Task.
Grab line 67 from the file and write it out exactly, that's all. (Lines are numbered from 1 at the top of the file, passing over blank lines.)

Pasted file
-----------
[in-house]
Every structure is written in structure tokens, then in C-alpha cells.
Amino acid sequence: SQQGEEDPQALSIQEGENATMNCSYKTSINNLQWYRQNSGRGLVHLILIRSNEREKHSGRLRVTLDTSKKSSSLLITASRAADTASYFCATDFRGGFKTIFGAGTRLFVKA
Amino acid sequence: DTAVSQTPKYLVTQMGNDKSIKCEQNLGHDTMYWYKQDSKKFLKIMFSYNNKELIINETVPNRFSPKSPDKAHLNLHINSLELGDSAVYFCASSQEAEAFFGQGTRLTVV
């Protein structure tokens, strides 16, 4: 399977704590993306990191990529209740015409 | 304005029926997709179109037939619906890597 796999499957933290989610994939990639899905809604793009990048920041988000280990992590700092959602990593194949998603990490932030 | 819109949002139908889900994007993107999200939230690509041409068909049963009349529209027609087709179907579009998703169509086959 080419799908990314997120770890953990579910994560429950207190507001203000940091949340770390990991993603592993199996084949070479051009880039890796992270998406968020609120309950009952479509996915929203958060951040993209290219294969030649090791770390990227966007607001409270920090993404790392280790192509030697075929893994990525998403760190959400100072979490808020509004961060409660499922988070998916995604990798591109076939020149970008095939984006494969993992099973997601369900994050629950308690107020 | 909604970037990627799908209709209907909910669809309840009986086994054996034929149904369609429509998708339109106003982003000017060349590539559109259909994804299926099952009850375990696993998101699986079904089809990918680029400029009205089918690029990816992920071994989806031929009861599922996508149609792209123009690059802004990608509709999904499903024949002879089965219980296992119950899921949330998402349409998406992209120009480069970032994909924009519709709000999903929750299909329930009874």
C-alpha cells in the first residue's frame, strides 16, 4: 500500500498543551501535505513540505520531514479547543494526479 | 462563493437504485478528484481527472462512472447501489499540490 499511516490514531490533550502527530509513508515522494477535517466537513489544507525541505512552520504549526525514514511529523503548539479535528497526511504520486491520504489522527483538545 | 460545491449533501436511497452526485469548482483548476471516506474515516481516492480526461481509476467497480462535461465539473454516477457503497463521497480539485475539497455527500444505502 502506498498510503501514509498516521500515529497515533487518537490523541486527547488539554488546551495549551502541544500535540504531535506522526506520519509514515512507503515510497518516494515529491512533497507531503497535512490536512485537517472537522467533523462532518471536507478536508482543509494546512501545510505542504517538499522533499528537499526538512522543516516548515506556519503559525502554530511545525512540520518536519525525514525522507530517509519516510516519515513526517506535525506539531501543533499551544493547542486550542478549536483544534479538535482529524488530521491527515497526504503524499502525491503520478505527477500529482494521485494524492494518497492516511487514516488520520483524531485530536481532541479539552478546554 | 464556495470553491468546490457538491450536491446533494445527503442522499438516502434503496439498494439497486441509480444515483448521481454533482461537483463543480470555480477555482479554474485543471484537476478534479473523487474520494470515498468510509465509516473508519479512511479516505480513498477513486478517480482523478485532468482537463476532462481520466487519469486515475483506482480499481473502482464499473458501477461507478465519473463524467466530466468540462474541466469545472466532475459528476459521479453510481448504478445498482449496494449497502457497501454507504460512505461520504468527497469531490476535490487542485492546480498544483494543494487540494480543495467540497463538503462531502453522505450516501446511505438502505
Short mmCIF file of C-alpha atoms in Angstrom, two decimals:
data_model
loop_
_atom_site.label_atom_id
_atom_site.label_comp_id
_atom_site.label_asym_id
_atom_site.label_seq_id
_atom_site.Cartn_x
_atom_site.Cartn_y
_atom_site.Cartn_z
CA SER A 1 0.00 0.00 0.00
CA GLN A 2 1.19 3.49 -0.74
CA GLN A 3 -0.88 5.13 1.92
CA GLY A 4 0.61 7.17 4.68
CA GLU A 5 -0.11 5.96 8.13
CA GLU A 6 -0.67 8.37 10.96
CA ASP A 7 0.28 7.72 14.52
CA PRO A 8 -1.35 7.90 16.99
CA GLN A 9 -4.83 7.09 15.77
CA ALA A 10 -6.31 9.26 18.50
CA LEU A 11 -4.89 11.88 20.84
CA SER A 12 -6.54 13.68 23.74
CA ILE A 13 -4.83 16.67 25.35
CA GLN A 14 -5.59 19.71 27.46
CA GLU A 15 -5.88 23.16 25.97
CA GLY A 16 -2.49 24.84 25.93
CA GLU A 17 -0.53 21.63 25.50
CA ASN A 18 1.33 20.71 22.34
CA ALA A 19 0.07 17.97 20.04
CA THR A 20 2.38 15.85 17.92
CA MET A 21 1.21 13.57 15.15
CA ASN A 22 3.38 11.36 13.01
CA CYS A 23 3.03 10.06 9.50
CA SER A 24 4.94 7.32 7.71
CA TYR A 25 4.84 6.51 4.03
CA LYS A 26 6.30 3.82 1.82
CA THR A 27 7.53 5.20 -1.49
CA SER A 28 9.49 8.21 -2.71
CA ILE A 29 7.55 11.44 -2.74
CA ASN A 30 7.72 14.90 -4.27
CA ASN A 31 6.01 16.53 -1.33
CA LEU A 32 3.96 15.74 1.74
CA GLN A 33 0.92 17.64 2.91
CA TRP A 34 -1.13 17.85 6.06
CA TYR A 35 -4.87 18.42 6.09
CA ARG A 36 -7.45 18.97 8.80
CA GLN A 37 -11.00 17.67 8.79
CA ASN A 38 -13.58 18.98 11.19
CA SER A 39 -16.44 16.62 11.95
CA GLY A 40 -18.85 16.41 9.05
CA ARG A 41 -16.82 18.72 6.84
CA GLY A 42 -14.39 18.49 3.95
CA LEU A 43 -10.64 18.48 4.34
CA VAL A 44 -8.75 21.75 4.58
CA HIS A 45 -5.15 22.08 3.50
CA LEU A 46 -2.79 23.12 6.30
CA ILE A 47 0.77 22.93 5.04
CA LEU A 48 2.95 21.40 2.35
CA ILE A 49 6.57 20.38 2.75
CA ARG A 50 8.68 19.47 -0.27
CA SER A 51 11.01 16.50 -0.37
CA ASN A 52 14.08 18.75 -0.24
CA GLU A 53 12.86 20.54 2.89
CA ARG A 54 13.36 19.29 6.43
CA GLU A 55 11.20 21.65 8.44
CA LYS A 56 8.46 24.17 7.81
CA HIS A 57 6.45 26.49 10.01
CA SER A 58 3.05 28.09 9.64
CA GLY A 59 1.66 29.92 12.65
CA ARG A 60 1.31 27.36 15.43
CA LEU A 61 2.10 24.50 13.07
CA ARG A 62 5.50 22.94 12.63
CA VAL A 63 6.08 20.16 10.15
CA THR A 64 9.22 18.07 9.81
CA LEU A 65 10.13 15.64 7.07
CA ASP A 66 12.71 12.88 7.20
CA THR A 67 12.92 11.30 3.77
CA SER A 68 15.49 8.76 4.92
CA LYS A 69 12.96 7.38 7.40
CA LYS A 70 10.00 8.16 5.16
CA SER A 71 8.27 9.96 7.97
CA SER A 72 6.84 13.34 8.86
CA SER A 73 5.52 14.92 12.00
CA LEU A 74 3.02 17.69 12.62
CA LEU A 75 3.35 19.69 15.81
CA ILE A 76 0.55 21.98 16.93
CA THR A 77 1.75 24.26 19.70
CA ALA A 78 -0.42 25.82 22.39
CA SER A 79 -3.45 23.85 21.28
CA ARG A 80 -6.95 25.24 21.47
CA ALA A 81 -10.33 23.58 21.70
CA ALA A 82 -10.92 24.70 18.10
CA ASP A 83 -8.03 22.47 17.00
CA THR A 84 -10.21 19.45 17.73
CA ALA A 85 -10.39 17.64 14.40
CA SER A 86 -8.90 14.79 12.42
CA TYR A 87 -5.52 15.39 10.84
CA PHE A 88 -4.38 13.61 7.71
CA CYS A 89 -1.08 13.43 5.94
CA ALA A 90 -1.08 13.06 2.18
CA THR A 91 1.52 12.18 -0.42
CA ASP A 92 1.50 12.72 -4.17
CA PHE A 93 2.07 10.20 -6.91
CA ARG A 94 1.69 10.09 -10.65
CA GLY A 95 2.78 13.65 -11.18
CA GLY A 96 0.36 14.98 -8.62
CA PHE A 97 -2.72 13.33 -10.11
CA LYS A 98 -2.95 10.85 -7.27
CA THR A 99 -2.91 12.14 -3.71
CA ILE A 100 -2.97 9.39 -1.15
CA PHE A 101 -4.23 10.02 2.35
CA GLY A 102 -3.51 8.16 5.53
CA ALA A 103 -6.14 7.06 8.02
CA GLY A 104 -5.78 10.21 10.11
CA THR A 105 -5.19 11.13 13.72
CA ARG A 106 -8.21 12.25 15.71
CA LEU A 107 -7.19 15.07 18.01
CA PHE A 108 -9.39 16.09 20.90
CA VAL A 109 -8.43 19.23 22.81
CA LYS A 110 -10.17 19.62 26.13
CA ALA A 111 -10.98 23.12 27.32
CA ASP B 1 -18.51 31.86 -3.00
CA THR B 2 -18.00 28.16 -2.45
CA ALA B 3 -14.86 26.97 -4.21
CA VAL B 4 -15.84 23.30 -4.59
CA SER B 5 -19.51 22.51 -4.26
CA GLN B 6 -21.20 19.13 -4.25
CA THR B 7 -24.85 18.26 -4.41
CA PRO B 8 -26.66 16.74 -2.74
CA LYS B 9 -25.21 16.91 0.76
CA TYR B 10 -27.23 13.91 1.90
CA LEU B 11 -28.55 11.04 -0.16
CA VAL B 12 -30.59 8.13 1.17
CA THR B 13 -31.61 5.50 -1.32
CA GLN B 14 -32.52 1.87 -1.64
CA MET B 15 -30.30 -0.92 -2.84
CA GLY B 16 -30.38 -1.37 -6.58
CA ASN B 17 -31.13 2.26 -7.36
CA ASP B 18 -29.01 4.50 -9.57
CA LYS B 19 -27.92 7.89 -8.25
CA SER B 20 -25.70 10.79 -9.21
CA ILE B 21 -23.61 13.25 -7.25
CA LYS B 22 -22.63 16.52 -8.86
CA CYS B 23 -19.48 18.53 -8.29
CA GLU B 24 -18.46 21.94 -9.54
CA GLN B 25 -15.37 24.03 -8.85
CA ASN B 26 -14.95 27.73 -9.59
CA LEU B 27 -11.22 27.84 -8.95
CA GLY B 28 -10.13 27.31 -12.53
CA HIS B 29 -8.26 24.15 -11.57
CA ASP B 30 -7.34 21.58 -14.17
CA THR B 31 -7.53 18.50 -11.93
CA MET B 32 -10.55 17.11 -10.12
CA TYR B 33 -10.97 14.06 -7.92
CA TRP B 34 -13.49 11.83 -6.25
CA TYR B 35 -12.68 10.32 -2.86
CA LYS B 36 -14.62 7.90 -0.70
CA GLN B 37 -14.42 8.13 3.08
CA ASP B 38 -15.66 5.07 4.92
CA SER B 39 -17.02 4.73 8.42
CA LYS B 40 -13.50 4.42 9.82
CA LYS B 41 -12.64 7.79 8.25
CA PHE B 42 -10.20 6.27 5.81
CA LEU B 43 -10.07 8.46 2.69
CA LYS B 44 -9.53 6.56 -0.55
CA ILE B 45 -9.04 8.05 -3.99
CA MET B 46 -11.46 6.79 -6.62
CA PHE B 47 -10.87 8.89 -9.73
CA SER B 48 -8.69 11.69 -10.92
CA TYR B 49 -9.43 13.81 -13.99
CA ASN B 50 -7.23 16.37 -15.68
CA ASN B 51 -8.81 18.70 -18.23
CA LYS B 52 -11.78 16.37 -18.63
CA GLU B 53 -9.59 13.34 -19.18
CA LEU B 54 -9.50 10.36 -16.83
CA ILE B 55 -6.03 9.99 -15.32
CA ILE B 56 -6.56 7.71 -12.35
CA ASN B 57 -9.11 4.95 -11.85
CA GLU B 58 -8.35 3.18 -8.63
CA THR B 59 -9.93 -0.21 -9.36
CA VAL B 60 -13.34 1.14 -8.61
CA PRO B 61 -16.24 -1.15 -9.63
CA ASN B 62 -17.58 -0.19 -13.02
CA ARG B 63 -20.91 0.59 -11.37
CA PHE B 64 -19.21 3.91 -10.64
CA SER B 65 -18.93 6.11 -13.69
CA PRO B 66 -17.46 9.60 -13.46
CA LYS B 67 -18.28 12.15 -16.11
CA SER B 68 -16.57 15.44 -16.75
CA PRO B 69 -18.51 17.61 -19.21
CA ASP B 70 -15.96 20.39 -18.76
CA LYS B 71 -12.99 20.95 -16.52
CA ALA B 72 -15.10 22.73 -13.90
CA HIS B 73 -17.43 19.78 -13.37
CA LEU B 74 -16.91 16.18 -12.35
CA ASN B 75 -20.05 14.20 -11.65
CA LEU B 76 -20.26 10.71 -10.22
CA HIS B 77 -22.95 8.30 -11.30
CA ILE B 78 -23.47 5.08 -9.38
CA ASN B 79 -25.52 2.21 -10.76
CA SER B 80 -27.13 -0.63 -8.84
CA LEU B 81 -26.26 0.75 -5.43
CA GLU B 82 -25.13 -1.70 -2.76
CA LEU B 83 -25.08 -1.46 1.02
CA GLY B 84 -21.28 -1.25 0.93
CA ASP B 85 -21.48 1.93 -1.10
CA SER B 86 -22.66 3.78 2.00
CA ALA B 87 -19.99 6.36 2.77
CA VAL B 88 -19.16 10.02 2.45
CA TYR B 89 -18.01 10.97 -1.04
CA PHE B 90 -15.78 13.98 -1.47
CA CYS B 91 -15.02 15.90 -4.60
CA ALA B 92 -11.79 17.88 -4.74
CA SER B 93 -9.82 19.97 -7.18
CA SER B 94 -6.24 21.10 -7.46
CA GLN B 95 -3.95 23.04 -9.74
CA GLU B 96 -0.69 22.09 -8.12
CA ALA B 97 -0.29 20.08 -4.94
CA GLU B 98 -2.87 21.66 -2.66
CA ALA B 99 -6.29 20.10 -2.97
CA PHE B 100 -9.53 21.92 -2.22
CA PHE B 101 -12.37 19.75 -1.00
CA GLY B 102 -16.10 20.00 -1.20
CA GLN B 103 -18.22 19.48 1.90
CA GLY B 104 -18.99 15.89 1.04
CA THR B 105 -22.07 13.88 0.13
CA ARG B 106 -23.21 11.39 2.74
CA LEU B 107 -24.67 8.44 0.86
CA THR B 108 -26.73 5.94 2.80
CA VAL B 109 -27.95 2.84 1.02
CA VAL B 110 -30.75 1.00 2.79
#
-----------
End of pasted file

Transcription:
CA SER A 51 11.01 16.50 -0.37